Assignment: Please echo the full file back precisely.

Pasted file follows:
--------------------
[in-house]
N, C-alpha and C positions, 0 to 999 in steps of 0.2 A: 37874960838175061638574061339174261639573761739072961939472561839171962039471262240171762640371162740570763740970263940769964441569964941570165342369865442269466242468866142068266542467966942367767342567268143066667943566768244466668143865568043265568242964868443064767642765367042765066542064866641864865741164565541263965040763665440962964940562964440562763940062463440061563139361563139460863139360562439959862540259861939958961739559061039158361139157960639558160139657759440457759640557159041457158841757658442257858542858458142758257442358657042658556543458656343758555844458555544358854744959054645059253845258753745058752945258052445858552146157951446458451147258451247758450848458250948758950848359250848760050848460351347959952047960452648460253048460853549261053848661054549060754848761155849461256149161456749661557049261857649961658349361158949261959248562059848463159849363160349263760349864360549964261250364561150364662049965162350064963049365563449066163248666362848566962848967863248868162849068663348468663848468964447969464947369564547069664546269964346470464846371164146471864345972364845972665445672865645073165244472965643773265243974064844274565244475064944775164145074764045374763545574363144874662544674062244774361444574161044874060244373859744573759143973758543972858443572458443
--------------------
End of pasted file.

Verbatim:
[in-house]
N, C-alpha and C positions, 0 to 999 in steps of 0.2 A: 37874960838175061638574061339174261639573761739072961939472561839171962039471262240171762640371162740570763740970263940769964441569964941570165342369865442269466242468866142068266542467966942367767342567268143066667943566768244466668143865568043265568242964868443064767642765367042765066542064866641864865741164565541263965040763665440962964940562964440562763940062463440061563139361563139460863139360562439959862540259861939958961739559061039158361139157960639558160139657759440457759640557159041457158841757658442257858542858458142758257442358657042658556543458656343758555844458555544358854744959054645059253845258753745058752945258052445858552146157951446458451147258451247758450848458250948758950848359250848760050848460351347959952047960452648460253048460853549261053848661054549060754848761155849461256149161456749661557049261857649961658349361158949261959248562059848463159849363160349263760349864360549964261250364561150364662049965162350064963049365563449066163248666362848566962848967863248868162849068663348468663848468964447969464947369564547069664546269964346470464846371164146471864345972364845972665445672865645073165244472965643773265243974064844274565244475064944775164145074764045374763545574363144874662544674062244774361444574161044874060244373859744573759143973758543972858443572458443